This year, charities and agencies will start walking the walk with regard to moving past cost-per-acquisition as a metric for measuring success, says Dominic Will, managing director of Home Fundraising.
In 2017, we will see a new era of face-to-face take hold. In the past, both within and beyond the sector, the emphasis has too often been on driving down cost per acquisition allied with a narrow understanding of return on investment. Those days are now well and truly gone for fundraising.
While campaigns need to be cost effective, the focus must be firmly rooted on the importance of consistently high standards, and this means that we must look beyond the obvious numbers of cost per donor and direct financial returns to a broader range of metrics to determine success.
Of course, the ultimate goal remains to secure long-term committed supporters, but in doing so we also have the chance to address the individual needs of supporters, answering any questions they might have and asking their permission for future contact.
The emphasis has shifted firmly to quality and the fact is that this comes at a price. But the rewards of delivering a successful supporter-centric campaign, which means having genuinely engaging conversations with supporters and building real relationships, can also be that much higher.
Strong financial results are important (we are fundraisers after all), but there is both a financial and an ethical imperative to better understand the less obvious metrics. This might include overall reach – how many people fundraisers have engaged in conversation around the work of the charity; consent – how many people may have consented to hear from the charity in the future (an essential first step in building a lasting relationship); and measuring feedback – what the public thought and how they responded.
Many charities have already reviewed their commercial terms to see how they reflect these aims. How much of an impact this makes will of course be determined by the relationship they have with agency partners.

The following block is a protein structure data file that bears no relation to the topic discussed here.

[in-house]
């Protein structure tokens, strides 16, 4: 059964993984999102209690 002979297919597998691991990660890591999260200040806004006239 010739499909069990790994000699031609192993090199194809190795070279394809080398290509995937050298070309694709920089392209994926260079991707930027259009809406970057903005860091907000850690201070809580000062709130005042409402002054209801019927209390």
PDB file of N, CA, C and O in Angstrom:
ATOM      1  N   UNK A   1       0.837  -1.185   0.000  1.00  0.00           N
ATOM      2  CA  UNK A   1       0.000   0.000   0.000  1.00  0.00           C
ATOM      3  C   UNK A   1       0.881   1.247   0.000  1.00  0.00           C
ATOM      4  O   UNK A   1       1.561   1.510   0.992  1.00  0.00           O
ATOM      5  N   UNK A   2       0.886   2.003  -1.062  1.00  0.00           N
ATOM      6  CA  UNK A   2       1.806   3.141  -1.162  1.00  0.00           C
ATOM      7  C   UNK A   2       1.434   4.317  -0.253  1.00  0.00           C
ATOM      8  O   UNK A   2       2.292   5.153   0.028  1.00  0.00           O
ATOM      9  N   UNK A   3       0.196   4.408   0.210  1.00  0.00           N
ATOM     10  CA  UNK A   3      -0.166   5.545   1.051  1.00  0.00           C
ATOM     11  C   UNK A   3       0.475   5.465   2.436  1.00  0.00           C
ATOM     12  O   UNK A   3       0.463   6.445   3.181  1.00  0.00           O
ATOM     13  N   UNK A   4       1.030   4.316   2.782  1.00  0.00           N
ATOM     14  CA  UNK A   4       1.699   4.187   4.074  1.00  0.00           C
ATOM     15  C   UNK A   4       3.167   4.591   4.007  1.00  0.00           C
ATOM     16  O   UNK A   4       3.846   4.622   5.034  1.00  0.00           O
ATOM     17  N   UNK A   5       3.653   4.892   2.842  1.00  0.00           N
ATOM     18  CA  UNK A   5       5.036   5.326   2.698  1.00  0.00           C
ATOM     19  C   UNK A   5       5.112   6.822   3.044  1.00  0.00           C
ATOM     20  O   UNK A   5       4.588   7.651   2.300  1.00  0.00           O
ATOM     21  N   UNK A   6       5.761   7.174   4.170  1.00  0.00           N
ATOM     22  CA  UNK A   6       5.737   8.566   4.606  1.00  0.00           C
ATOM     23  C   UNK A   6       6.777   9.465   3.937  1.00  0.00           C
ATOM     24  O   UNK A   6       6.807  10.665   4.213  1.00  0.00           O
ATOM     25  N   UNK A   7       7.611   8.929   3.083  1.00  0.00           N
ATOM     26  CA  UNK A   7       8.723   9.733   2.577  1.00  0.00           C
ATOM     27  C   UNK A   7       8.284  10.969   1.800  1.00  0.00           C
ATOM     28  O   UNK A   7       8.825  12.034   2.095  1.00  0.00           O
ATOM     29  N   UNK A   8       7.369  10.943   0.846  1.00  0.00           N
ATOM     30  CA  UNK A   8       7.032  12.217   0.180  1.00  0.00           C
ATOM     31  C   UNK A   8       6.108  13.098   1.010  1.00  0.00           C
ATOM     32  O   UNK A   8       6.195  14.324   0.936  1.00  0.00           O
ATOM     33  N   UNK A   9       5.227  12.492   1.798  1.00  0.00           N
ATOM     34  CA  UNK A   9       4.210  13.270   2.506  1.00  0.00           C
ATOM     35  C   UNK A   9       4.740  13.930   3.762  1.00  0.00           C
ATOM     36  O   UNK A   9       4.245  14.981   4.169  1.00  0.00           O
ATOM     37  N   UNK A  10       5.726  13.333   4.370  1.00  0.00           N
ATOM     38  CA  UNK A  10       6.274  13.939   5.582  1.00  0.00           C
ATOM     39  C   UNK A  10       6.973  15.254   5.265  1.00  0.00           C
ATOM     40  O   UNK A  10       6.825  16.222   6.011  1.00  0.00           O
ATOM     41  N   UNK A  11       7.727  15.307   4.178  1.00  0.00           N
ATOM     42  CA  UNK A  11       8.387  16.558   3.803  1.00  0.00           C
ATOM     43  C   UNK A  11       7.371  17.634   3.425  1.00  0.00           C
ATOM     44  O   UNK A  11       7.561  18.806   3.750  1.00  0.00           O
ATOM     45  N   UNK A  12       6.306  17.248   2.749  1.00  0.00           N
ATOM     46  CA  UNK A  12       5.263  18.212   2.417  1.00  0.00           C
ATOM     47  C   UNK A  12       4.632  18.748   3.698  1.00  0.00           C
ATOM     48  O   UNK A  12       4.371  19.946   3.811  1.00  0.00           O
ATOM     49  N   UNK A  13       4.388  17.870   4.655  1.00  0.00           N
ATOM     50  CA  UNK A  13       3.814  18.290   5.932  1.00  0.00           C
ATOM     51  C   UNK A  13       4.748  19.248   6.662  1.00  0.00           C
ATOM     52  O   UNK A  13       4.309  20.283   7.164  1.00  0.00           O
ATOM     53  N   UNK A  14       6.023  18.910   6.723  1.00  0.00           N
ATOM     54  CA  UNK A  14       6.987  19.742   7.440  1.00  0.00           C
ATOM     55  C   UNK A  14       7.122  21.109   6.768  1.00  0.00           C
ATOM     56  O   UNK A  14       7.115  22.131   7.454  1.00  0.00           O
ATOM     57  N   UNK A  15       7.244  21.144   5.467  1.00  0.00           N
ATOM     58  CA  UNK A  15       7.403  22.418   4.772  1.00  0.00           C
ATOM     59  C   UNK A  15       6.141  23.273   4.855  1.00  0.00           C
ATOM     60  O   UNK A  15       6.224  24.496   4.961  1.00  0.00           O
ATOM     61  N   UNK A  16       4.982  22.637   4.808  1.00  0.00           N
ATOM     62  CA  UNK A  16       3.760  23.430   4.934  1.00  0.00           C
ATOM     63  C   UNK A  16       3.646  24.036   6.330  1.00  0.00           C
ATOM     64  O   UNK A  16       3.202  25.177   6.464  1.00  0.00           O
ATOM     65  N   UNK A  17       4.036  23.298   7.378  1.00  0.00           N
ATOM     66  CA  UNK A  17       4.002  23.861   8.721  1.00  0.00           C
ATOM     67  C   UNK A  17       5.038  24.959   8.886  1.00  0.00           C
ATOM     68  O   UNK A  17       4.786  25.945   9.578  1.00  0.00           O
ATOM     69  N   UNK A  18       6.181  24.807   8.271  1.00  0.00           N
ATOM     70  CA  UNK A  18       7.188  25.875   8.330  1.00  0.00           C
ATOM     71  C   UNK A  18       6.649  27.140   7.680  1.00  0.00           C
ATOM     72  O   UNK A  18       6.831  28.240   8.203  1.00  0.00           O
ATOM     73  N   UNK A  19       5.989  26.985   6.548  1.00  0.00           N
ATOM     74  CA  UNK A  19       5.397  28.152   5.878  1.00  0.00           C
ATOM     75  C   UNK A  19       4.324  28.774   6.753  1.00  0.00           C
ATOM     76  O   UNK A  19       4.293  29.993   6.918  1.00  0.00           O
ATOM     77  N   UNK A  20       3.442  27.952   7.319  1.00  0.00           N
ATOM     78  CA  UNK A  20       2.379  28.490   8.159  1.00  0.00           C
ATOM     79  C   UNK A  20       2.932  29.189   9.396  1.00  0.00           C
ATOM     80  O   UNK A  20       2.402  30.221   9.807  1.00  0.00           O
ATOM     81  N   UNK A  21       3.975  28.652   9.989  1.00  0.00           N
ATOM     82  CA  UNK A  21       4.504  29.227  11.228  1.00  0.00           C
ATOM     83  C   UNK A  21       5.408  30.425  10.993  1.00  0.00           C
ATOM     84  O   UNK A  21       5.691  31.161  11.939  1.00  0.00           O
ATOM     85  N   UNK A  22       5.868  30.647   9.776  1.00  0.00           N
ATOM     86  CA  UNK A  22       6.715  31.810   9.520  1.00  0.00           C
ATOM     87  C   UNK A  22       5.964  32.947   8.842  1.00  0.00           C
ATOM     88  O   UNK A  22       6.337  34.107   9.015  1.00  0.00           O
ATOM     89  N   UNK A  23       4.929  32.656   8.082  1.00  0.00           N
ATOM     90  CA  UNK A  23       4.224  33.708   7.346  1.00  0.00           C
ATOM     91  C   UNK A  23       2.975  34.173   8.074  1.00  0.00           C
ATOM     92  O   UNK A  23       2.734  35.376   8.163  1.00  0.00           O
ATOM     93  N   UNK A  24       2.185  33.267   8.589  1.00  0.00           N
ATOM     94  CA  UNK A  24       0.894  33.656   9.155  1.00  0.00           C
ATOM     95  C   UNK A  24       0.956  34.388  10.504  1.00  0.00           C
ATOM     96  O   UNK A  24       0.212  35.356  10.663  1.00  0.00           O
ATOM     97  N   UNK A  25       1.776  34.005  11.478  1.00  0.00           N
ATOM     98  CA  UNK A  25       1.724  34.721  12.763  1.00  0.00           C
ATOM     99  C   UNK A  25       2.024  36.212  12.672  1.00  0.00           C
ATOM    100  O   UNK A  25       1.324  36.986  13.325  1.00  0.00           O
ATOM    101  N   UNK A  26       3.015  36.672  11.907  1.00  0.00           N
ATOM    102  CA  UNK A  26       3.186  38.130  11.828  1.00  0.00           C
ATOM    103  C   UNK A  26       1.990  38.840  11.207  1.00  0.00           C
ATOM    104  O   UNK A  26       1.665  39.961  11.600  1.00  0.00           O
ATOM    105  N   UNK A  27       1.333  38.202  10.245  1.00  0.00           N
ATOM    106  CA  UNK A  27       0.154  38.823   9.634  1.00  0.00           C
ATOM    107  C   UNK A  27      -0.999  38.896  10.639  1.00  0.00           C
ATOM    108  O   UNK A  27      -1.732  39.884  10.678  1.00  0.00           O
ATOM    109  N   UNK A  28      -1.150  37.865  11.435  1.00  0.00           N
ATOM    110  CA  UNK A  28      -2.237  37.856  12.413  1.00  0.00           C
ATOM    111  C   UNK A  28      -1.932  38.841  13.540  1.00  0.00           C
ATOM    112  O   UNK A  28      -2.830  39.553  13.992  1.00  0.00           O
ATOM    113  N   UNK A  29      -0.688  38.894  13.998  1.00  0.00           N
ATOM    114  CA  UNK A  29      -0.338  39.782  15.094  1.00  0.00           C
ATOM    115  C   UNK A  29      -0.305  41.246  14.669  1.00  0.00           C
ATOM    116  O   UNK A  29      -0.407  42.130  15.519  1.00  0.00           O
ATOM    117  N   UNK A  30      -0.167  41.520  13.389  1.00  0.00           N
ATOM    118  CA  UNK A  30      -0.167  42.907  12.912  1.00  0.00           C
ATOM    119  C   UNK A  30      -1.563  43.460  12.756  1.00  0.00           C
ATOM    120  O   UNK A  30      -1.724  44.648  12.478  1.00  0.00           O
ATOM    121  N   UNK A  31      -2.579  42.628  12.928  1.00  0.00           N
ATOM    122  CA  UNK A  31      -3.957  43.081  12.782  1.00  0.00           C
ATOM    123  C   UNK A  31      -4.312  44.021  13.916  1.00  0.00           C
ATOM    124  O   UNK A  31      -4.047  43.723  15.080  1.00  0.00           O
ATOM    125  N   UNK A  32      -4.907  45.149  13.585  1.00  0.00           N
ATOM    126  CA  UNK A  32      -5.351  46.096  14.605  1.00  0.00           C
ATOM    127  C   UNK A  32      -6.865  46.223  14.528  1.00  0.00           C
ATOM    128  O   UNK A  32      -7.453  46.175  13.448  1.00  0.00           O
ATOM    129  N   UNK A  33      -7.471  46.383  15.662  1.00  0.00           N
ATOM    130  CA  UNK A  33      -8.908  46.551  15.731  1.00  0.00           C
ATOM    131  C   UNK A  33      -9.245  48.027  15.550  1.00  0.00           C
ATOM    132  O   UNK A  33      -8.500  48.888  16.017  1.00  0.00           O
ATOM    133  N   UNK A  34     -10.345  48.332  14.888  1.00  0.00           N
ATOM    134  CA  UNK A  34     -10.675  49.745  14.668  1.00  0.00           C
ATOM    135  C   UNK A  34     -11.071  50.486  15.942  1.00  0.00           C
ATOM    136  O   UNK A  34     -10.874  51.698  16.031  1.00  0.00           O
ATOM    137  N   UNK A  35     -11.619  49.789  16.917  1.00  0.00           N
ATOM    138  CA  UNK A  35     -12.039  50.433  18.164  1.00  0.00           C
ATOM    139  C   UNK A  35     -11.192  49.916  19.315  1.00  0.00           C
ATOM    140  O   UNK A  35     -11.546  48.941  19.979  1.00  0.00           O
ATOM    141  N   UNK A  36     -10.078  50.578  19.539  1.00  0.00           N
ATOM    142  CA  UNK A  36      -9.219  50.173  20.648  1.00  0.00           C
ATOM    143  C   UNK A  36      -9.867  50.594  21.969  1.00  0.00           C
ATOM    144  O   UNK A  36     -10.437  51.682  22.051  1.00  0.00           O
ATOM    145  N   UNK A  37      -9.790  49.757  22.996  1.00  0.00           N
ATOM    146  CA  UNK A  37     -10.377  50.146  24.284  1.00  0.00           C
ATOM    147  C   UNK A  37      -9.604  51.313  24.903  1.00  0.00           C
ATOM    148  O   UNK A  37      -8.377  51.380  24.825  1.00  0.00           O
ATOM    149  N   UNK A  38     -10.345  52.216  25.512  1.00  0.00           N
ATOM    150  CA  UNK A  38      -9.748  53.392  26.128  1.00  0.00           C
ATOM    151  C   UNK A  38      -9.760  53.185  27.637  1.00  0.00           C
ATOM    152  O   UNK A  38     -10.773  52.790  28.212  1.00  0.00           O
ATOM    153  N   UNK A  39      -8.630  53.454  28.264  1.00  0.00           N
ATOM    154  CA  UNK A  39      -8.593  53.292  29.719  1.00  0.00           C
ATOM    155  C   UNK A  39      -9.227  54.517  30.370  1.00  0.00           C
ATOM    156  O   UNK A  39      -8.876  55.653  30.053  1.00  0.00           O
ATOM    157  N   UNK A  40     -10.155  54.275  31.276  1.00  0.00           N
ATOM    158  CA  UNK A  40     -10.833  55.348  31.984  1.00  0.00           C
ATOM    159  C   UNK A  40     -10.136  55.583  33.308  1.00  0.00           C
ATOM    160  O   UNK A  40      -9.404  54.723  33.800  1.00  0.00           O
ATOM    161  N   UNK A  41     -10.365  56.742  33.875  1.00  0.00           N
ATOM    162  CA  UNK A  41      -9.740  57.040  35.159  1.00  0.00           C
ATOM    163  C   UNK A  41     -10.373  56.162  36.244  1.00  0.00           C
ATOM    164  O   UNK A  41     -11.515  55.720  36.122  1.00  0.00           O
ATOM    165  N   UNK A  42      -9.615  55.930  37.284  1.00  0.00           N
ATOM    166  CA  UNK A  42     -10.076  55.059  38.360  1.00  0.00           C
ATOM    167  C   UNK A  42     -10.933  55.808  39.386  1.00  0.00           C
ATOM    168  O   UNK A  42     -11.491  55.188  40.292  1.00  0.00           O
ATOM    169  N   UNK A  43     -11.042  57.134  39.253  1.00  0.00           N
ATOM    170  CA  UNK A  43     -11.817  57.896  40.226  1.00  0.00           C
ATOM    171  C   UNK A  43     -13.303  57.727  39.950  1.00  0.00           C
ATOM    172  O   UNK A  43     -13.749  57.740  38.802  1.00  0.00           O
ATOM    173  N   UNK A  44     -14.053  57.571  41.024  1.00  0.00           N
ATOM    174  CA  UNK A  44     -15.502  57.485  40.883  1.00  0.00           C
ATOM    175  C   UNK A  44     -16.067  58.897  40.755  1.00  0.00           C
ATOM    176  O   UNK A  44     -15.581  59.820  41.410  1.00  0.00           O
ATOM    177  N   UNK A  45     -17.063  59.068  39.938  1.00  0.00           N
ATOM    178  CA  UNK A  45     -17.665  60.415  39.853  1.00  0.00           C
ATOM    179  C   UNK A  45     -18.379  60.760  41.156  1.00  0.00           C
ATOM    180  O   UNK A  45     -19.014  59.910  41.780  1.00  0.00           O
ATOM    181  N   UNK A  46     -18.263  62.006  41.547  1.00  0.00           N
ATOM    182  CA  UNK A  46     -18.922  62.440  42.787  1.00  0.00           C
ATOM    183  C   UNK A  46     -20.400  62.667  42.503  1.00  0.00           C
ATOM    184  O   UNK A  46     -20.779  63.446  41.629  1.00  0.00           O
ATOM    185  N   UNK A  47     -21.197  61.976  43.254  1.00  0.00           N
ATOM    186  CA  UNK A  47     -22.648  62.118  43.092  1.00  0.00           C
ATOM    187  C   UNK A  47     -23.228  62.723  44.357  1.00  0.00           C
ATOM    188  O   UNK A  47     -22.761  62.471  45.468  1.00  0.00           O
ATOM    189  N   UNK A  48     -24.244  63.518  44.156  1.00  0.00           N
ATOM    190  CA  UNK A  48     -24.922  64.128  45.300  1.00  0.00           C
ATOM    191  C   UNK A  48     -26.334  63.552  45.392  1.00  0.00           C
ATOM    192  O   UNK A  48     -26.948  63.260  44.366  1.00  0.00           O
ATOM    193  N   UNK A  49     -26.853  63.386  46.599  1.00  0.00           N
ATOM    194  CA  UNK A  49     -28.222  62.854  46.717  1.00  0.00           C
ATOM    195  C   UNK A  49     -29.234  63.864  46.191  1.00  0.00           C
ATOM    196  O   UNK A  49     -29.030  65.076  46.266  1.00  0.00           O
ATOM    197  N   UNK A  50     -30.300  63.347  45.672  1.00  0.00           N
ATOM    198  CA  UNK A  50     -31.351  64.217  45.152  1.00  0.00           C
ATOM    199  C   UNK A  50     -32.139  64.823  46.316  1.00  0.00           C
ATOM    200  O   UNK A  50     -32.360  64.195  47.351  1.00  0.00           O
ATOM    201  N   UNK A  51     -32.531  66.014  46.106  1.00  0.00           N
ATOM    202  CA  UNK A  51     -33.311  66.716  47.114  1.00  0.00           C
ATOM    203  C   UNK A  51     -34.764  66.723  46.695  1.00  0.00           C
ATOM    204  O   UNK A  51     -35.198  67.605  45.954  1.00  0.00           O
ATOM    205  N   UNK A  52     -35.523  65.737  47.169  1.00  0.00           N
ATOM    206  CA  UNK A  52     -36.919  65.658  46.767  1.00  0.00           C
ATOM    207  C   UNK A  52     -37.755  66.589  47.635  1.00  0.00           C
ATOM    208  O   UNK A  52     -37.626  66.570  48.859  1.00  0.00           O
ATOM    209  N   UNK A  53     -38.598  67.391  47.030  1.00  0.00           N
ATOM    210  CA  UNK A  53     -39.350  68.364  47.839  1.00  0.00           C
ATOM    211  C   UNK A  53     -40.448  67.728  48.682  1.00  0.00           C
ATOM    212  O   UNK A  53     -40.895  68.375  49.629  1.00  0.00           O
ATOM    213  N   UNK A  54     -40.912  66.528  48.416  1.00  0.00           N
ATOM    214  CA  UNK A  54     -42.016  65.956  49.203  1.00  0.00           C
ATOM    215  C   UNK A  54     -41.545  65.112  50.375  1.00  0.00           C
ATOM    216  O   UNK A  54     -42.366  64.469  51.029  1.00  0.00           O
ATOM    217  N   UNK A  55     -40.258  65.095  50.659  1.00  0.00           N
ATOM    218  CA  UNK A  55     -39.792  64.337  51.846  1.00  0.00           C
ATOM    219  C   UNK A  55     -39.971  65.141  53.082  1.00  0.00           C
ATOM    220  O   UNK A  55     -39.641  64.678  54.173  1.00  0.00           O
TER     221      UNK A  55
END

In this new era, a successful charity agency partnership is critical, involving deeper levels of understanding between each party. Agreeing a price and monitoring results on spreadsheets won’t cut it. The smart organisations (I mean both agencies and charities) have long been looking at how they can work collaboratively, what their broader success criteria should be and how they will communicate this to supporters.
This means testing what works best in light of these new metrics, whether it be creative or process-related, and what will be the long-term impact of these changes. As with all forms of fundraising, face-to-face needs the right framework to thrive. The right regulations and professional standards need to be in place, not only for fundraising, but also for the recruitment and development of fundraisers, charity communications and more. This should be coupled with meaningful compliance systems and an accreditation structure, which I hope will be taken forwards in 2017.
Working with and through the Institute of Fundraising and networks such as the Commission on the Donor Experience, we have the opportunity to develop a raft of recognisable professional standards. This is a necessary step in creating context for the public about fundraising, which has been sorely missing while the mud has been flying in recent years.
- This article first appeared in the January 2017 issue of Fundraising Magazine
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